The film was shot at Merton Park Studios, a British film production studio that was located in Merton Park, South London.

The scene in the film where Konga grows to giant size, destroys Decker's manor and breaks through the glass sealing of his greenhouse was done using a built set, but when Konga treks throughout London, because of the tight budget it was accomplished with traveling mattes, an effective but difficult process that dragged on long after principal photography ended. "It took over a year and a half to get those bloody special effects done perfect," according to Cohen; Cohen also said "Konga was in color and that's a whole different bag of beans. To have Konga hold Michael Gough, what I had to do there was matte five different scenes on one frame." When Konga holds people, the people were replaced with dolls. The scene where Konga dies was shot in the Embankment of London; Cohen's production manager warned him that he would never get permission from the police to have them shoot in the streets, but Cohen did just that. They accepted, but because they shot semi-machine guns and bazookas at the sky, more than a few people were startled. In Cohen's words, he said "I had a lot of apologies to make."[1]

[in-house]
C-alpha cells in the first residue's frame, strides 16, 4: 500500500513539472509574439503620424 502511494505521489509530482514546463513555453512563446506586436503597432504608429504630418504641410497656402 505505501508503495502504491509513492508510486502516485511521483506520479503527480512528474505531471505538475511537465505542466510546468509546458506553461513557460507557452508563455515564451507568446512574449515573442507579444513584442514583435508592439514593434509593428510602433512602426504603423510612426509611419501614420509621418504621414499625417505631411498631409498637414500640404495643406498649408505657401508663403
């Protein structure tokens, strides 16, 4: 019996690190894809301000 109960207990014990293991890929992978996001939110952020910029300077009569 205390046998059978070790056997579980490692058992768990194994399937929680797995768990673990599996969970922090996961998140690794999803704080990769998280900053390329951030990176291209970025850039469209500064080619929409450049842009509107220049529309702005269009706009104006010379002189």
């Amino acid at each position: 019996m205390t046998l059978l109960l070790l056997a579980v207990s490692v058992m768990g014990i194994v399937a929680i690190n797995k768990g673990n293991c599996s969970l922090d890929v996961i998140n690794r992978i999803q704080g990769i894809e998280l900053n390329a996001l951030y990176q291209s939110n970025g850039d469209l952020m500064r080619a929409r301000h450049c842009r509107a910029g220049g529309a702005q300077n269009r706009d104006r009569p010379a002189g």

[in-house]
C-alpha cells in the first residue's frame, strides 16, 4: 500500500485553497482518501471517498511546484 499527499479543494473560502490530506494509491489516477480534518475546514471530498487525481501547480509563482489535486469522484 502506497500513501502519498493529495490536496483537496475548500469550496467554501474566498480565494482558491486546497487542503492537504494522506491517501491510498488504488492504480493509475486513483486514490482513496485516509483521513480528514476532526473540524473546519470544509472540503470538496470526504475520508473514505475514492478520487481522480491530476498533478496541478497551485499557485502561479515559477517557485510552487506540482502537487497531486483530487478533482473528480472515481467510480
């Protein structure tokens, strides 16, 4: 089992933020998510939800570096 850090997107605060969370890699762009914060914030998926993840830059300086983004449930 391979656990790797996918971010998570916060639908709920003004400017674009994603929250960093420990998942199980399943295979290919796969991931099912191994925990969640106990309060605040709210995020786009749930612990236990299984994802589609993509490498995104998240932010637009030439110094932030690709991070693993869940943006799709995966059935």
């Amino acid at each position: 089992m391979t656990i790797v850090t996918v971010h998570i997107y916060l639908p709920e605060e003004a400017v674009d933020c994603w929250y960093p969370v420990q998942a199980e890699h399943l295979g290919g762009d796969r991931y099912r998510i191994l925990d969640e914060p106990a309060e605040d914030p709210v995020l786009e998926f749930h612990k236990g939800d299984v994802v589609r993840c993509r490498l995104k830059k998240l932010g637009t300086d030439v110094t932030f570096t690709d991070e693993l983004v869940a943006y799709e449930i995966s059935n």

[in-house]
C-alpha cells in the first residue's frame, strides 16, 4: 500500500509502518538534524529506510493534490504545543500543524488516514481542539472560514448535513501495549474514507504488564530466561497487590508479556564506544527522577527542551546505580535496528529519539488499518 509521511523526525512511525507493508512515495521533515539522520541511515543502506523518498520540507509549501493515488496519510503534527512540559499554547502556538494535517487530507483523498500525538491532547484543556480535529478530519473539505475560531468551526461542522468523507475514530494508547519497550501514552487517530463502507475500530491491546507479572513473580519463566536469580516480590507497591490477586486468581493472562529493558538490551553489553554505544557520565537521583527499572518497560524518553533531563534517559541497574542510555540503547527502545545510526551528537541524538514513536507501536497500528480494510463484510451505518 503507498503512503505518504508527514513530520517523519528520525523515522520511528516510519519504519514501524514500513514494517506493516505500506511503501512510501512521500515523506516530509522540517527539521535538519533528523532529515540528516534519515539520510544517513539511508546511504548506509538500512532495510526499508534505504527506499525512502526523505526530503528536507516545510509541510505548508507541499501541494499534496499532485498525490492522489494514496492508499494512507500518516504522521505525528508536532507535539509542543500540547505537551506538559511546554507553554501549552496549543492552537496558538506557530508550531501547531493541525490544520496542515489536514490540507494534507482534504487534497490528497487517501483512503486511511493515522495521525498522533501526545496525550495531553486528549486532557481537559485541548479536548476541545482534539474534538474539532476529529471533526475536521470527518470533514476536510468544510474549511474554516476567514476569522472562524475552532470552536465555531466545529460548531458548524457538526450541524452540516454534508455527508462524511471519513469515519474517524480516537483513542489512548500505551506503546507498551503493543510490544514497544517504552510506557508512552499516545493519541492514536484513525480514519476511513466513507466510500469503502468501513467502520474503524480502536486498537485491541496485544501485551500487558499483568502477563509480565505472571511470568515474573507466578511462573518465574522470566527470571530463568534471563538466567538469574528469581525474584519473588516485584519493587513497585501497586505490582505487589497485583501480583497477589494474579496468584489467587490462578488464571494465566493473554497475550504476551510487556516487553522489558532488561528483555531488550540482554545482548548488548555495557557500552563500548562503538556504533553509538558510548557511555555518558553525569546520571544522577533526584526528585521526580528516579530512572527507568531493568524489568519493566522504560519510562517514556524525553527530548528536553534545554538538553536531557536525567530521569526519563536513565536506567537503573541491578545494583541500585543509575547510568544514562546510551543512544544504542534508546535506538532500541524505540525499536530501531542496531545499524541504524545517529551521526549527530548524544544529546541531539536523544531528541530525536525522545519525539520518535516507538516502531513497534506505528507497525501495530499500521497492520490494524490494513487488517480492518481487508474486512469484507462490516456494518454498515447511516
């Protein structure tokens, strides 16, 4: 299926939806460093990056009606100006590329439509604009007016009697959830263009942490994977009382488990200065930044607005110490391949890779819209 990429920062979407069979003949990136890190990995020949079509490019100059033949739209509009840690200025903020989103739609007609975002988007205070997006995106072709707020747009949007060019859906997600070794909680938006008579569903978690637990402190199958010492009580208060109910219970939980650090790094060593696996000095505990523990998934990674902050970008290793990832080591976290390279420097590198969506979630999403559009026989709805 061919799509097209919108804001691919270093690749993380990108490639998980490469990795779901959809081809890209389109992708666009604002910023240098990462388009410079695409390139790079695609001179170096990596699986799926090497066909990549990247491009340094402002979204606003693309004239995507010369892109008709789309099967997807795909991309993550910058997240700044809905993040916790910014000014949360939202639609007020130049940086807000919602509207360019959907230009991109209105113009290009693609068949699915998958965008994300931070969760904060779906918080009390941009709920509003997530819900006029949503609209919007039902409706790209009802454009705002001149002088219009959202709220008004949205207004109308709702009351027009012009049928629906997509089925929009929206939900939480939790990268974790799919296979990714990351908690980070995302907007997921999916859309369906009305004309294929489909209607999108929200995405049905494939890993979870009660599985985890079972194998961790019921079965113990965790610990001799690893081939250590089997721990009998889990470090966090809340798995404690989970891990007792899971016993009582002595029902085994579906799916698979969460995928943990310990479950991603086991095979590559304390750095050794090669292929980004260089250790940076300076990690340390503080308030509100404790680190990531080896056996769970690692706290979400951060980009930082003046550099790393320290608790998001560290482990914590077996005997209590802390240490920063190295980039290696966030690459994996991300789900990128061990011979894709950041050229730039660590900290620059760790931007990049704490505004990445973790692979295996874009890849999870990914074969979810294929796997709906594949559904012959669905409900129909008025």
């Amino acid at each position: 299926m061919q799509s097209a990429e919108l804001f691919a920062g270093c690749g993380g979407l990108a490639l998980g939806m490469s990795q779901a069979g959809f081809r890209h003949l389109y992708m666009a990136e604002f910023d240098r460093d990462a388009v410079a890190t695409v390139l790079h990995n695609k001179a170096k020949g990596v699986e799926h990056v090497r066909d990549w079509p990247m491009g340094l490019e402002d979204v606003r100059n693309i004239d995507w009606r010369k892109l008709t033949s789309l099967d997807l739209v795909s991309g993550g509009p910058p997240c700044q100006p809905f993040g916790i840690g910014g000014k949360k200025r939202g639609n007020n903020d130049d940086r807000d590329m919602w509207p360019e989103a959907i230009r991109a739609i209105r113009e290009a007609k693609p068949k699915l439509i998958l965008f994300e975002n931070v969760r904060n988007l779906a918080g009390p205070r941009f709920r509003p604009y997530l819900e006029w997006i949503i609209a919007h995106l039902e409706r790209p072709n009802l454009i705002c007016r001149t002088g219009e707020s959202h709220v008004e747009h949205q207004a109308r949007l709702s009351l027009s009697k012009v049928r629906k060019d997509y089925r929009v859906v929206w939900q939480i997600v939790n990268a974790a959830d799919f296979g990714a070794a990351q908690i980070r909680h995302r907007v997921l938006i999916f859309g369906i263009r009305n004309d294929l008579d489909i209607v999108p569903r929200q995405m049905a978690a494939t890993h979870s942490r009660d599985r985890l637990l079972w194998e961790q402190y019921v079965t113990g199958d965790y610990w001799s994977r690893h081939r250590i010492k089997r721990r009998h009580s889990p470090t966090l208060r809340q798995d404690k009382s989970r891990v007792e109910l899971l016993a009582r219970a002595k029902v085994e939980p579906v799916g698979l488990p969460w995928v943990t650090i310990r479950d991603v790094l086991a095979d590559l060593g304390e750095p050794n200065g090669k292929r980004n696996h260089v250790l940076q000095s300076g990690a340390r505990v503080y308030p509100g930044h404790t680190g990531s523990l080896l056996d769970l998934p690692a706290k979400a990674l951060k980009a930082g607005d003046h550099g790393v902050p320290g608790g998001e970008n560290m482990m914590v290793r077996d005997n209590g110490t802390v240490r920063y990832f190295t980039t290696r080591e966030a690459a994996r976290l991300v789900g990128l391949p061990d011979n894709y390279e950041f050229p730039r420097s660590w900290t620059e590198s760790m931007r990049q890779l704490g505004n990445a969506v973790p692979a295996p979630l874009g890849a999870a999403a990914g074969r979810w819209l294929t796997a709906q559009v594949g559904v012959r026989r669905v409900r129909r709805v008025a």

The uncredited actor in Konga's suit, Paul Stockman, revealed how he got to be in the gorilla suit in a interview. After introducing himself, he said "How I came to get the part of Konga: my agent told me there was an American producer looking for a six-foot actor. Would I go to Mac’s Rehearsal Rooms, Leicester Square, London? So I toddled along; I walked into the room and there’s 20 six-foot tall blokes! I thought, “Oh, dear, it’s a lineup!” Anyway, the producer Herman Cohen came in carrying a big cardboard box. He said, “The actor I need must be exactly six foot, so if you’re six foot, one or five foot, eleven, thank you for coming but you won’t do.” So everybody left except three, two other guys and myself. The producer then opened a cardboard box and took out the gorilla headpiece. He said, “Now I’d like all three of you to try this on because the guy who gets the part will have to wear this six to eight hours a day, so see how you feel with it.” So, we each put the gorilla head on. The other two had blue eyes and I’ve got brown eyes. And we all knew a gorilla has brown eyes. So that was how I got the part!". He also said "From that, interesting, too, we had an assistant director called Buddy…Buddy was one of those guys, very efficient, he kept pushing me around and said, “Over here! Over there!” And I got fed up with him. And I decided on the last day of filming I was gonna give him one. However, the last day of filming, he wasn’t there. I said, “Where’s Buddy?” And they said, “He’s gone to work on a new film.” So we finished the film and the next day we had the special wrap party. All the actors and crew got together, made a special party, and somebody came and tapped me on the shoulder and said, “Paul, you’re wanted on the phone.” I thought, “What? Who could be phoning me here?” So I picked up the phone, and said, “Hello?” And the voice said, “Hello, Paul, it’s Buddy!” I said, “Buddy?” He said, “Yes!” He said, “Buddy! I don’t know if you know it, but they just started working on a new film, and they need a guy to play the monster, it’s called Dr. Blood’s Coffin. And I told the producer what a lovely, sweet-natured guy you were! And he’s agreed to see you.” And guess what! I got the part. So it shows you, always be nice to everybody. You never know how it’s going to turn out!".[2]